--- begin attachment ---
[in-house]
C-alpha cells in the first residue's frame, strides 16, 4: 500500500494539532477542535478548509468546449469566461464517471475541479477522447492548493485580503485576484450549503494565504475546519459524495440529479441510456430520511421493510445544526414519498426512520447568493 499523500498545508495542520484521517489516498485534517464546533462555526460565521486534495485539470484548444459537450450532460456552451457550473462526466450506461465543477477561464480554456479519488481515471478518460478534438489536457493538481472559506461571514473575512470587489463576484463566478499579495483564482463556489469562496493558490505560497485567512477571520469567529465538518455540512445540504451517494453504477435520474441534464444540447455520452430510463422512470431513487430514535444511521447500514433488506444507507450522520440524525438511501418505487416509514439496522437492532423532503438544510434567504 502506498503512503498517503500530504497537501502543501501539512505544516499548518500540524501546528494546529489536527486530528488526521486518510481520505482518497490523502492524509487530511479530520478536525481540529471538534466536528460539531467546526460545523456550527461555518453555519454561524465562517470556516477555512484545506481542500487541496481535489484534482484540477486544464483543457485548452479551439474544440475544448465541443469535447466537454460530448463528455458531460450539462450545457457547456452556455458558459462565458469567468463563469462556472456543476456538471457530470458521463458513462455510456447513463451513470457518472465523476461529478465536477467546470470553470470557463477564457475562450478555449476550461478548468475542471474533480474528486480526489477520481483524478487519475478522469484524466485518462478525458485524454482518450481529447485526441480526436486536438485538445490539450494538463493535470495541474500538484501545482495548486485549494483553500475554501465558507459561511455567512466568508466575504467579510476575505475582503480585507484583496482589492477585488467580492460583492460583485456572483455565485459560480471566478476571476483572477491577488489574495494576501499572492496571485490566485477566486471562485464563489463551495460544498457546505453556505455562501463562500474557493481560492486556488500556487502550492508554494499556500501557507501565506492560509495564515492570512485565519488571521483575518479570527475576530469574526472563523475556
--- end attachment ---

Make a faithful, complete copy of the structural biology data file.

[in-house]
C-alpha cells in the first residue's frame, strides 16, 4: 500500500494539532477542535478548509468546449469566461464517471475541479477522447492548493485580503485576484450549503494565504475546519459524495440529479441510456430520511421493510445544526414519498426512520447568493 499523500498545508495542520484521517489516498485534517464546533462555526460565521486534495485539470484548444459537450450532460456552451457550473462526466450506461465543477477561464480554456479519488481515471478518460478534438489536457493538481472559506461571514473575512470587489463576484463566478499579495483564482463556489469562496493558490505560497485567512477571520469567529465538518455540512445540504451517494453504477435520474441534464444540447455520452430510463422512470431513487430514535444511521447500514433488506444507507450522520440524525438511501418505487416509514439496522437492532423532503438544510434567504 502506498503512503498517503500530504497537501502543501501539512505544516499548518500540524501546528494546529489536527486530528488526521486518510481520505482518497490523502492524509487530511479530520478536525481540529471538534466536528460539531467546526460545523456550527461555518453555519454561524465562517470556516477555512484545506481542500487541496481535489484534482484540477486544464483543457485548452479551439474544440475544448465541443469535447466537454460530448463528455458531460450539462450545457457547456452556455458558459462565458469567468463563469462556472456543476456538471457530470458521463458513462455510456447513463451513470457518472465523476461529478465536477467546470470553470470557463477564457475562450478555449476550461478548468475542471474533480474528486480526489477520481483524478487519475478522469484524466485518462478525458485524454482518450481529447485526441480526436486536438485538445490539450494538463493535470495541474500538484501545482495548486485549494483553500475554501465558507459561511455567512466568508466575504467579510476575505475582503480585507484583496482589492477585488467580492460583492460583485456572483455565485459560480471566478476571476483572477491577488489574495494576501499572492496571485490566485477566486471562485464563489463551495460544498457546505453556505455562501463562500474557493481560492486556488500556487502550492508554494499556500501557507501565506492560509495564515492570512485565519488571521483575518479570527475576530469574526472563523475556